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Tax planning for high-income yearsTax planning for high-income years

Farm Business: Consider these options if you have higher income than normal this year.

Michael Langemeier

November 1, 2021

3 Min Read
GOOD YEAR: If your crops yielded well and you marketed wisely, you may have more income this year than usual. Tax planning could be essential. Tom J. Bechman

Due to weather and rapidly changing market conditions from year to year, farm income can vary substantially from one year to the next. For many producers, 2021, and perhaps 2022, are going to be relatively strong farm income years. Therefore, tax planning strategies will be relatively important.

Before discussing tax planning strategies, we will make a distinction between average and marginal tax rates. The average tax rate is computed by dividing estimated taxes by taxable income. A taxpayer’s marginal tax rate is the rate of tax on the last dollar of taxable income.

The average tax rate is typically lower than the marginal tax rate, because the marginal tax rate applies only to the part of taxable income in the highest applicable tax bracket. In general, tax planning reduces the taxpayer’s marginal tax rate, which will in turn reduce his or her average tax rate.

Now, let’s turn to tax planning strategies. High-income taxpayers can take advantage of tax provisions that defer income. Cash basis taxpayers include income when it is actually or constructively received. This means that cash basis taxpayers can defer income by deferring the sale of a commodity.

For example, a crop producer who harvested his crop in October 2021 could defer the income from part or all of this crop by selling part or all of the crop in January 2022. The income from the portion of the crop sold in January would be 2022 income.

Another important tax strategy relates to the timing of input purchases. Cash basis taxpayers typically claim deductions when they pay expenses. A cash basis taxpayer could reduce taxable income by prepaying certain expense items such as feed, seed, fertilizer or fuel. It is important to note, however, that there are restrictions on prepaids, which are outlined in IRS Publication 225, The Farmer’s Tax Guide.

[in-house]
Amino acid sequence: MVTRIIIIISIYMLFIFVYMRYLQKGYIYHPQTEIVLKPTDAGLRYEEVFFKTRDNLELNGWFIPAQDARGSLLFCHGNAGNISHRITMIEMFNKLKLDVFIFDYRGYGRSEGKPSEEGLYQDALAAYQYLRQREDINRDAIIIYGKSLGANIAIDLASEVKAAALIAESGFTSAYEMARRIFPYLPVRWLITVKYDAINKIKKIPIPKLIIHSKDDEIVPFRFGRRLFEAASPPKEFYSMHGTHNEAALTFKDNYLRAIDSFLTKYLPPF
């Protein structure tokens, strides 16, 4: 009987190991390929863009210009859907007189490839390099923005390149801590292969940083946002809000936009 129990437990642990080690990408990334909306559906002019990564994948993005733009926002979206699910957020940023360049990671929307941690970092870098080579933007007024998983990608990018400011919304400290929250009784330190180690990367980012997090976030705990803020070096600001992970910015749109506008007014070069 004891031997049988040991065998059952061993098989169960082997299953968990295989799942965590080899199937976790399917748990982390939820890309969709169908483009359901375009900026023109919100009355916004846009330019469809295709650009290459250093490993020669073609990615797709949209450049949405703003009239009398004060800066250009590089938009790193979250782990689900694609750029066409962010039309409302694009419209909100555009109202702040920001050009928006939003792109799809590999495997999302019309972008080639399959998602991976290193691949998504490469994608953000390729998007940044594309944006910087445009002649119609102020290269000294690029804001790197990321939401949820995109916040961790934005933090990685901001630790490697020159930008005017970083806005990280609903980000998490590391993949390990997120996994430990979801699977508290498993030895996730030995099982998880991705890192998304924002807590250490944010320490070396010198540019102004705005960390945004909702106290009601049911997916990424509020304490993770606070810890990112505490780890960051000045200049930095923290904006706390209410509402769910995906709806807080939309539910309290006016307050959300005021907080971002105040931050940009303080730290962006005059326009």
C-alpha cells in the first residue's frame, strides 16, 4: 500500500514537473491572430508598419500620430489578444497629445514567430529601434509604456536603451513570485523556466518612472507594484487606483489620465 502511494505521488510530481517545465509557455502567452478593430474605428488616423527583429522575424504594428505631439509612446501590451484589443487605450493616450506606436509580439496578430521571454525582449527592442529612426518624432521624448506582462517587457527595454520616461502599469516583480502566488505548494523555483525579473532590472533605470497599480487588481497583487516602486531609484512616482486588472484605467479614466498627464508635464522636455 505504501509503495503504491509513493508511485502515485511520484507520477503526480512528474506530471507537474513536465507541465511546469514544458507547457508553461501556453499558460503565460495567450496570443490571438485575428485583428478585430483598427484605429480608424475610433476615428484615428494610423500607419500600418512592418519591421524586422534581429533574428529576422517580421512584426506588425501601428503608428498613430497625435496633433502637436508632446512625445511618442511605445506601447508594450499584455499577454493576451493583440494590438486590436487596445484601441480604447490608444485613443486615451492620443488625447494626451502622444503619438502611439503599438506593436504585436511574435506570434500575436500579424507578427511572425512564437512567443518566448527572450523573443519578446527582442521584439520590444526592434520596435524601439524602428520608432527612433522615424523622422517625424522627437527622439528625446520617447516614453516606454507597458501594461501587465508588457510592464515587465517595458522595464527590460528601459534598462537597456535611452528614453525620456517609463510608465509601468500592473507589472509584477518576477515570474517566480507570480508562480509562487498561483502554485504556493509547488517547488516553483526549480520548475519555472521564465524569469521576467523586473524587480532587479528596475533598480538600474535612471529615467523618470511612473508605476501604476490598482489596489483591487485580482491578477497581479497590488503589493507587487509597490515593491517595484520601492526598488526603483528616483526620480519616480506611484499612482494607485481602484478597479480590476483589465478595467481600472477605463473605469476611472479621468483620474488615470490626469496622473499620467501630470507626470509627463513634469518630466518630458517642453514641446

Individual retirement accounts and other retirement contributions are another way to defer the reporting of income. The taxpayer claims a deduction for the contribution when made, and the amounts are not taxed until distributed later, such as at retirement.

Depreciation strategy

Using accelerated depreciation methods can also be used to mitigate taxes in a high-income year. Accelerated depreciation methods include the Section 179 expense deduction and first-year additional depreciation. The Section 179 expense ceiling for 2021 is $1,050,000. This means a taxpayer can deduct up to $1,050,000 in 2021 of the acquisition of qualifying property.

The Section 179 expense ceiling is reduced dollar for dollar when Section 179 property placed in service and ready and available for its specific use during the tax year exceeds $2,620,000. For tax years 2021 and 2022, additional first-year depreciation, often referred to as bonus depreciation, is 100%. This means that taxpayers may deduct 100% in the year the qualified property is placed in service. In general, new machinery and equipment, fences, grain bins, and single-purpose agricultural structures such as a swine finishing barn are eligible for accelerated depreciation. The Section 179 expense deduction is particularly useful when a full expense deduction is not needed. Specifically, unlike additional first-year depreciation, the Section 179 deduction can be used to expense any part of a qualifying asset.

More information can be obtained from IRS Publication 225, The Farmer’s Tax Guide, and by discussing these issues with your tax accountant.

Langemeier is a Purdue University Extension ag economist and associate director of the Purdue Center for Commercial Agriculture.

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